The Gut-Brain Connection

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Butterflies in your stomach, a gut feeling, and a case of bad nerves. These are common expressions we use to describe emotions that we feel in our gastrointestinal (GI) tract. It is no co-incidence that you feel emotions like anger, anxiety and sadness in your “gut.” Your GI tract is speaking to your nervous system at every moment of the day. In simple terms, your brain has a direct effect on your gut and your gut has a direct effect on your brain.

Stomach pain or intestinal distress, e.g., bloating, reflux, indigestion, gas, diarrhea or constipation, can be the cause or the product of anxiety, stress and depression. Stress, depression and other psychological factors can affect movement and contractions of the GI tract. Chronic stress, depression and anxiety will create inflammation within the lining of the gut, cause tissue breakdown, and deplete essential hormones that you need to maintain a good healthy gut.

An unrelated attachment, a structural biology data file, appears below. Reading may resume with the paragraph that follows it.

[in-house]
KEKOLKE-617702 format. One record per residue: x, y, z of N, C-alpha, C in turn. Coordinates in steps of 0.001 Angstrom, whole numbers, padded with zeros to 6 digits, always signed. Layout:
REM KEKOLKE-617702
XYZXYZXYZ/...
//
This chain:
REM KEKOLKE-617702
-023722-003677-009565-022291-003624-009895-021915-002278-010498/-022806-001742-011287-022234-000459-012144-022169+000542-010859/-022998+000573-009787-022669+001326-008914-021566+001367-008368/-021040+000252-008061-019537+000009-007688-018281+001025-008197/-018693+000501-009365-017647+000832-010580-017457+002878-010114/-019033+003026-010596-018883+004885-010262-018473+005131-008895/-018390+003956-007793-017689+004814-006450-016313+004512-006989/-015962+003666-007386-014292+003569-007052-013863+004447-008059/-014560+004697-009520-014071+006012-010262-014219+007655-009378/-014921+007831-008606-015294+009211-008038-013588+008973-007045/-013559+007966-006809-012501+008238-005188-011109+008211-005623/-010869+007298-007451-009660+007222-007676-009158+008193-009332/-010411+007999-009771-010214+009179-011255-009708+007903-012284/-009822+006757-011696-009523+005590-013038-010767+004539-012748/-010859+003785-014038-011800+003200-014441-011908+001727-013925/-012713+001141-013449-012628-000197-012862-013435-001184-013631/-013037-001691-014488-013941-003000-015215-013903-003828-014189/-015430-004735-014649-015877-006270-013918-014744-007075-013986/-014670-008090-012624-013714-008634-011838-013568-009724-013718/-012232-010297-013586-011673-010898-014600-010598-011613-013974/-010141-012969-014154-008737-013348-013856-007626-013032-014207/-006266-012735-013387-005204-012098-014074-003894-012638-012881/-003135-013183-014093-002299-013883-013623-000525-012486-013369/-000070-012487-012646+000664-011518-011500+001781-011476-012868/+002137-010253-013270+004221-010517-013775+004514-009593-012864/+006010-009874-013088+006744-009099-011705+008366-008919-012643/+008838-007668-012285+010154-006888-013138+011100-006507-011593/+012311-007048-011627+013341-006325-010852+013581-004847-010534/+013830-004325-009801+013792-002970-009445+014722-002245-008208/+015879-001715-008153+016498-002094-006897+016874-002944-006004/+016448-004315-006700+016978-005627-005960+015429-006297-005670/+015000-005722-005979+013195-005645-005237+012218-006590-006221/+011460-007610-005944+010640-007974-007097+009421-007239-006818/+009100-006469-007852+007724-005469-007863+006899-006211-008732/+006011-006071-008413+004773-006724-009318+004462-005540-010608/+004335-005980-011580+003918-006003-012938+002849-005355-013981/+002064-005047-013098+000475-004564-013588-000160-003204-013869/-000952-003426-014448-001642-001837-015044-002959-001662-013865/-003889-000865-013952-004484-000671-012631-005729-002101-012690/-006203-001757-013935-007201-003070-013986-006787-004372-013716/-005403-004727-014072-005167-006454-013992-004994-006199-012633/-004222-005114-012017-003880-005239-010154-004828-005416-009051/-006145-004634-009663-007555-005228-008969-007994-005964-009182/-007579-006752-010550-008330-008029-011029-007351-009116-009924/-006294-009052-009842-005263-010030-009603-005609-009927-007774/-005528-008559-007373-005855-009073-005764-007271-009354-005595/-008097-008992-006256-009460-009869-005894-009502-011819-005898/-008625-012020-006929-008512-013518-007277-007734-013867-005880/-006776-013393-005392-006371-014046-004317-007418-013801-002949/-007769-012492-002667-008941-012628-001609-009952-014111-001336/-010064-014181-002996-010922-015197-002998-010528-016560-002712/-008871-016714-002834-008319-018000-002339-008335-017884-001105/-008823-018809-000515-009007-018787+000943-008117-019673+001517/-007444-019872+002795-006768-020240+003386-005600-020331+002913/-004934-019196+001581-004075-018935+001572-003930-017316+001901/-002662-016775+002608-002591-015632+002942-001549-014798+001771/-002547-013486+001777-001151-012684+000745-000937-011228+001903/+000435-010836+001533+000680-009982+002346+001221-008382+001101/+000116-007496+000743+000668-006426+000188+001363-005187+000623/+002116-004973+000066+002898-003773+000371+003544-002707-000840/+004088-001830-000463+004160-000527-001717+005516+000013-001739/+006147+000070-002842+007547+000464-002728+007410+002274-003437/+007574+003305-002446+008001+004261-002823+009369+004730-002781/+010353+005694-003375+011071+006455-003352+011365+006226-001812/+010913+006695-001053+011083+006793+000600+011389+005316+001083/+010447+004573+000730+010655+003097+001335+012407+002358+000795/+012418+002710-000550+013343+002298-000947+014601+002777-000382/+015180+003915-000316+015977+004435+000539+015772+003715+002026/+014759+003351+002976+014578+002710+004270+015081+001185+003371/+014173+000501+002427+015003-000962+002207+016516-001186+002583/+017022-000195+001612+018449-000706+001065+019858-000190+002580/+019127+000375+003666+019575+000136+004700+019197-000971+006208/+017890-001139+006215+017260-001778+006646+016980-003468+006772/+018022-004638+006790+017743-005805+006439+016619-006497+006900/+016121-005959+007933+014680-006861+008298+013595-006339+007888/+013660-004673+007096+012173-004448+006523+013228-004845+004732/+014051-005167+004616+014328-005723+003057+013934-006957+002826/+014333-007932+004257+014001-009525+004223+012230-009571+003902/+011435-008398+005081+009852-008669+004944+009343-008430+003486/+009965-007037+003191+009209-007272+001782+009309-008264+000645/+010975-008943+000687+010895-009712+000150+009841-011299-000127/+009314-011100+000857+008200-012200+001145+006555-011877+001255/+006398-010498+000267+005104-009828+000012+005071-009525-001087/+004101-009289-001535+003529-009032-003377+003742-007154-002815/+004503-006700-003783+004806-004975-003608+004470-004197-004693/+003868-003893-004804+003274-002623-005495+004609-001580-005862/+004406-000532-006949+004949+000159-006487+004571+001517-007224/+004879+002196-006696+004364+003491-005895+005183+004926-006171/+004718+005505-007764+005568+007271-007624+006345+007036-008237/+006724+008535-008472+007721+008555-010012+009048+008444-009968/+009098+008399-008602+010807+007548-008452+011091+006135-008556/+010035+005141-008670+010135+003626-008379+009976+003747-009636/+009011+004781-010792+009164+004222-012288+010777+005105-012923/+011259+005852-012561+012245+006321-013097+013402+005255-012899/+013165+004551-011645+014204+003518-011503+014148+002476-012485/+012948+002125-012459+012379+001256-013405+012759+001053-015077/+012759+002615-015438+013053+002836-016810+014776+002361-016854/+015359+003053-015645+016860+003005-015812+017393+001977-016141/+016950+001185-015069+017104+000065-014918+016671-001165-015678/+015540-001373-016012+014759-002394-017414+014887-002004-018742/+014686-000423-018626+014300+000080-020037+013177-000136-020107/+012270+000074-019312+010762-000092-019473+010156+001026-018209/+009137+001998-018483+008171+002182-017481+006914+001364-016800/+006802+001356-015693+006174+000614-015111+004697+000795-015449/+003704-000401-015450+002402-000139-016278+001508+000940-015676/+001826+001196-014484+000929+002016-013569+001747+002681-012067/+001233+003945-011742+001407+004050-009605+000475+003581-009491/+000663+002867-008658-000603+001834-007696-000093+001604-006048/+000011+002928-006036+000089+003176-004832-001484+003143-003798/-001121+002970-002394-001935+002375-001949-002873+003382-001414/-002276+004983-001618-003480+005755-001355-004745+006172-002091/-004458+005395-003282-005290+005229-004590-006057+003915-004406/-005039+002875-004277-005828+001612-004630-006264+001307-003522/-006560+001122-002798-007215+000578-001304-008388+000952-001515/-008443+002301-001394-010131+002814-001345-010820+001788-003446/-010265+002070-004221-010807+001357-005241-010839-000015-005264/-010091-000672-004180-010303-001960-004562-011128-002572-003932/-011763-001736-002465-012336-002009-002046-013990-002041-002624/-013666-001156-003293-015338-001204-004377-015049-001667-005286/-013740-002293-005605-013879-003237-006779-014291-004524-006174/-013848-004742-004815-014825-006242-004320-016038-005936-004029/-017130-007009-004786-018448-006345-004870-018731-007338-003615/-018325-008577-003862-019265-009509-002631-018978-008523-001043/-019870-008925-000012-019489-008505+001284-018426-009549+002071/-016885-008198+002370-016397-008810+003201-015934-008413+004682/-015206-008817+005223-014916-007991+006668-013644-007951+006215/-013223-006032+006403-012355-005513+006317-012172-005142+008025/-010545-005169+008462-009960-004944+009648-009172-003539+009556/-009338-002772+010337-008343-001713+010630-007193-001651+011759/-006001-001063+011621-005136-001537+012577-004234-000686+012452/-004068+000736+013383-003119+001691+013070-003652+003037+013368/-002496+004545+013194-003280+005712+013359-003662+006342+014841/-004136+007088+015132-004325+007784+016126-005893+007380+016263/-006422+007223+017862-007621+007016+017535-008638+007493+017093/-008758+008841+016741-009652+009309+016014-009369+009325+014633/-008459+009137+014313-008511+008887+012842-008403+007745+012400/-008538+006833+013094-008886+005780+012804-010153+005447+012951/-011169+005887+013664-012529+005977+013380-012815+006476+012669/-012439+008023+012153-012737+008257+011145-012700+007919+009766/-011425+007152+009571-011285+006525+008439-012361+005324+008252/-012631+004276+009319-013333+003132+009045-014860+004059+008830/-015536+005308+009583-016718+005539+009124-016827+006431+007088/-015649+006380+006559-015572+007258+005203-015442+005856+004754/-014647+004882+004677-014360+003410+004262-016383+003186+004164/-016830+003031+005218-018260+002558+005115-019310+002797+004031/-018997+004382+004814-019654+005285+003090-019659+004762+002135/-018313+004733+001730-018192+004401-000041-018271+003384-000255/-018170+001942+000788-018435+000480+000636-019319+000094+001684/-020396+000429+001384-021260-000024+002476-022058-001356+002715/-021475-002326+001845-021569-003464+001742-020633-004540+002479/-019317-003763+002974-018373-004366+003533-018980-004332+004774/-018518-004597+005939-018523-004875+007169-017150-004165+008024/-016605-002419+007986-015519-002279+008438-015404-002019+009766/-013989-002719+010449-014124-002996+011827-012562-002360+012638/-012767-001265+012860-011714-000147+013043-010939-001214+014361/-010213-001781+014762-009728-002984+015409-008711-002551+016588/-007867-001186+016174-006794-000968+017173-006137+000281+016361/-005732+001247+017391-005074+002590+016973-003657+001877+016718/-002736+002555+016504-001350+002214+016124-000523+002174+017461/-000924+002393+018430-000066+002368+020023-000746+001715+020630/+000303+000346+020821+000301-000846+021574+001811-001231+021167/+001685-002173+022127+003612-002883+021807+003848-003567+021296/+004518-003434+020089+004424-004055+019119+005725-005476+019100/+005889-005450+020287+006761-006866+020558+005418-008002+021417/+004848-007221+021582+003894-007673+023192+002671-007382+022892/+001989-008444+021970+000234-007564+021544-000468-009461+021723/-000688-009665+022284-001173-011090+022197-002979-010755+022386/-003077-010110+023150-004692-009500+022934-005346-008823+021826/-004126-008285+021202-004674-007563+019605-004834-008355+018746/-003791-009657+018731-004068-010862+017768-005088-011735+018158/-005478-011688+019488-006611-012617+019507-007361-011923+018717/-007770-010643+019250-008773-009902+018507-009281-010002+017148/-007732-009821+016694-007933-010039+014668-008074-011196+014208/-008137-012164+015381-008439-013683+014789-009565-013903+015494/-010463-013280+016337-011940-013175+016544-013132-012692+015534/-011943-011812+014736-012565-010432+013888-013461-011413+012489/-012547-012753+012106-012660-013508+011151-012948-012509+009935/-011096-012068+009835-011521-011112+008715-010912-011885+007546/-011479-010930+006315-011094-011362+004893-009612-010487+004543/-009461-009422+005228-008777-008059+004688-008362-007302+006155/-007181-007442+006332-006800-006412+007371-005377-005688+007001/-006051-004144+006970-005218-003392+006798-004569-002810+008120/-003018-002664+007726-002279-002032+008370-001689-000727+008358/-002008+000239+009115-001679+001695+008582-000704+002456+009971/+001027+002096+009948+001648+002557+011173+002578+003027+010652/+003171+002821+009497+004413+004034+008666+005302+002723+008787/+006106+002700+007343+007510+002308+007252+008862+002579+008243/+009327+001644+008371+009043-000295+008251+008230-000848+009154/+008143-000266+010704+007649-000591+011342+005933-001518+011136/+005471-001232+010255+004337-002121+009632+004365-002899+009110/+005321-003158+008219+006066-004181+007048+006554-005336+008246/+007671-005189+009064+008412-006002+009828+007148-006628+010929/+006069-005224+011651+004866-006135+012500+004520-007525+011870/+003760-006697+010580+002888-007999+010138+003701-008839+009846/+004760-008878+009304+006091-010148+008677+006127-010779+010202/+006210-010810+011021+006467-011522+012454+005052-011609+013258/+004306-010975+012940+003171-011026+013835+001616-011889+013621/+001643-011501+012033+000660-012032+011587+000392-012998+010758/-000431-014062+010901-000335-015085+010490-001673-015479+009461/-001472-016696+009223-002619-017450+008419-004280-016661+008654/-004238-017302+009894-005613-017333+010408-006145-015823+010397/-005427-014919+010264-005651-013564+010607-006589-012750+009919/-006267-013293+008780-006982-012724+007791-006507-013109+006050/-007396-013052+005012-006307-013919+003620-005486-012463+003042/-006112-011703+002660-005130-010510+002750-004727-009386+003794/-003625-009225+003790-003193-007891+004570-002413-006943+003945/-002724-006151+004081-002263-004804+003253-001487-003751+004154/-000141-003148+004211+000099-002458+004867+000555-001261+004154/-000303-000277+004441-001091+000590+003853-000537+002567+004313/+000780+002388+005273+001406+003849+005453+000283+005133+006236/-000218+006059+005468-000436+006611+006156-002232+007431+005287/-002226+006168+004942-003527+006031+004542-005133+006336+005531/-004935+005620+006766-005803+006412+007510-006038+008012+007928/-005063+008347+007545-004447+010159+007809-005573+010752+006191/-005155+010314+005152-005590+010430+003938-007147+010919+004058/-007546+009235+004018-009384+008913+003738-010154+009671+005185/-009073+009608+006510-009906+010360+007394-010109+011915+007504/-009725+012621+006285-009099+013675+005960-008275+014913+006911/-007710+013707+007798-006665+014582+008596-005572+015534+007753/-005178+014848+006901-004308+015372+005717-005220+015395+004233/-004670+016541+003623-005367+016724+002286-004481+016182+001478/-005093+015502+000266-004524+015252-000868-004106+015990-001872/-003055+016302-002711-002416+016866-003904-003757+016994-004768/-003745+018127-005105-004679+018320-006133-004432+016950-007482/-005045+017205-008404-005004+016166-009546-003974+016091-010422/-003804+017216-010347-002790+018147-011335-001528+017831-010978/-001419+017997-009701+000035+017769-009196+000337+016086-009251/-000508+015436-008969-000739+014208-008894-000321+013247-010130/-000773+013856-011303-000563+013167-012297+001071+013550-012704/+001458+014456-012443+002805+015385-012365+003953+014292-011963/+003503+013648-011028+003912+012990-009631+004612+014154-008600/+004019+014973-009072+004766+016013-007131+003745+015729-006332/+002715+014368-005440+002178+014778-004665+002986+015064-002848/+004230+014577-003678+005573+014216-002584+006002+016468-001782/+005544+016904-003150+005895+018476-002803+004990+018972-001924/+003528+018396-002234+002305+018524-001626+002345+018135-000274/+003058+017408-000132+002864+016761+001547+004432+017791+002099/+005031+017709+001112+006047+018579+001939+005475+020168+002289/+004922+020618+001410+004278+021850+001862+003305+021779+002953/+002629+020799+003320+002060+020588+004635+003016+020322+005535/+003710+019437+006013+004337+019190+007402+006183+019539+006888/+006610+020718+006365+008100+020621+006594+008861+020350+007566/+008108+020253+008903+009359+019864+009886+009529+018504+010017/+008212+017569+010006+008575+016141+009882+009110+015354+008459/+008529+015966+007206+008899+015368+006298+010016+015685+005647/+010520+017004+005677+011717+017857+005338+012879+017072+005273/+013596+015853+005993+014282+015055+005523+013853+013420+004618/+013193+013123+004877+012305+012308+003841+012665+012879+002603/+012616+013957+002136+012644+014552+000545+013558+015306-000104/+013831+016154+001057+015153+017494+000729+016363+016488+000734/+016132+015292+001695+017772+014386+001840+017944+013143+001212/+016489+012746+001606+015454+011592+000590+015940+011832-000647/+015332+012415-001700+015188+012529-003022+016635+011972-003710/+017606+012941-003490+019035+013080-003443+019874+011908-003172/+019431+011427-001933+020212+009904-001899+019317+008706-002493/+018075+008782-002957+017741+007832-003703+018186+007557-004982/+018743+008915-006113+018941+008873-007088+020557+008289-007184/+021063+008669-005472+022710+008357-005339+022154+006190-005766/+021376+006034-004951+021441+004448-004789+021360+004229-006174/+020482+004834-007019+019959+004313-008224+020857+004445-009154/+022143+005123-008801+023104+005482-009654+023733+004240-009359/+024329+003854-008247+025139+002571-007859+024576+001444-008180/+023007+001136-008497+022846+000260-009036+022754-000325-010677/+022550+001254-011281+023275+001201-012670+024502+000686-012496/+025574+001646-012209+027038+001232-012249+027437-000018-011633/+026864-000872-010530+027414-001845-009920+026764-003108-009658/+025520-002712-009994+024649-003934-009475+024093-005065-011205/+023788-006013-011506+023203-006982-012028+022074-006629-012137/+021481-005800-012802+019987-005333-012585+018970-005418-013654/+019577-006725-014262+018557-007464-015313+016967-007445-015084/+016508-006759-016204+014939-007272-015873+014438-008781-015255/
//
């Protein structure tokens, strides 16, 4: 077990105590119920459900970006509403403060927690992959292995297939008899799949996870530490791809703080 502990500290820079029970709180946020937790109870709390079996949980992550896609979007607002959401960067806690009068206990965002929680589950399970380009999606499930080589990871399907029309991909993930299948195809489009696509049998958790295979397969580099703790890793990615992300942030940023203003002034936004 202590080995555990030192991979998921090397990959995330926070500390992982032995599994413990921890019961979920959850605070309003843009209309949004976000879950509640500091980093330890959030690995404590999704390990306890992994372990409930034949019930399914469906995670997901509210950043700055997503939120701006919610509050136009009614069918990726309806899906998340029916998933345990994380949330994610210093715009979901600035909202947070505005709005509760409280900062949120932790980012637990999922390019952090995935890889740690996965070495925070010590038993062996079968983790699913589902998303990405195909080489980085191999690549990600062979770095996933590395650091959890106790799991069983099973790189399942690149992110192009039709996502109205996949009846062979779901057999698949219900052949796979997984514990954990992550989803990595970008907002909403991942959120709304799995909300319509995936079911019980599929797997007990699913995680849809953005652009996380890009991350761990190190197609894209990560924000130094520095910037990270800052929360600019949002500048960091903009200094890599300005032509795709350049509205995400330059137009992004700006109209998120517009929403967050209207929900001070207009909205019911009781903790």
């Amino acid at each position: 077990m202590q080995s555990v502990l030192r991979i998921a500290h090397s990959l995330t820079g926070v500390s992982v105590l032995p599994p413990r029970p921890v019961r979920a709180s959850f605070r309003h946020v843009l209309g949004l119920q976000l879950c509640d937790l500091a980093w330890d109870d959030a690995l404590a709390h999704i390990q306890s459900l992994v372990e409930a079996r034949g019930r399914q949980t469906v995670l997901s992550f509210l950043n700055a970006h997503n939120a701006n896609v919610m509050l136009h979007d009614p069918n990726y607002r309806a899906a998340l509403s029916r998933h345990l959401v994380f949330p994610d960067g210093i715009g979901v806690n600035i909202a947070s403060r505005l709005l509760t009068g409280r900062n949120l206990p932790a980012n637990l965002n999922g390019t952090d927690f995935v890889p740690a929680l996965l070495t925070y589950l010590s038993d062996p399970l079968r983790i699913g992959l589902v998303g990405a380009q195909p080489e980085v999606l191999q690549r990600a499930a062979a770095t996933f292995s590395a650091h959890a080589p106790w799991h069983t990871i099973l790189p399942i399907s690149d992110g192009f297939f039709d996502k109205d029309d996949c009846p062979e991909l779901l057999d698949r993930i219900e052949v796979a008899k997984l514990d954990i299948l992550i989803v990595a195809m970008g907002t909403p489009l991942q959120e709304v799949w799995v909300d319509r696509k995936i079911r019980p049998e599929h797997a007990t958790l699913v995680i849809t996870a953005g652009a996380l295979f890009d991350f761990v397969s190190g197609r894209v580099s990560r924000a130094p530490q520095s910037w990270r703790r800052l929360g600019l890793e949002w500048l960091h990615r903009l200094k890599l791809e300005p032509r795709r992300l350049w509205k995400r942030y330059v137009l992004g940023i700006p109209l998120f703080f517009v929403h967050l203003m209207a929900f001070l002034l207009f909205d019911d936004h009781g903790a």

The happy hormone serotonin that we use in our brain is also used in our gut. Remember, the gut is the second brain. Because of the intricate relationship of the brain and gut, it is not uncommon that conventional doctors will use SSRIs (selective serotonin reuptake inhibitors) to help treat irritable bowel syndrome (IBS). SSRIs are typically used to treat depression. Rather than being reliant on an external source of serotonin from medication, patients have great success in boosting their own production of this hormone when they treat the digestive ailment. Due to the intricate nature of the gut-brain connection, you must treat anxiety and digestive issues together for success.

Source: Dr. Elyse Tursi, of One Integrative Wellness—a Pollack Wellness Center (100 Manetto Hill Rd., Ste. 307, Plainview). For more information, call 516-299-9313.

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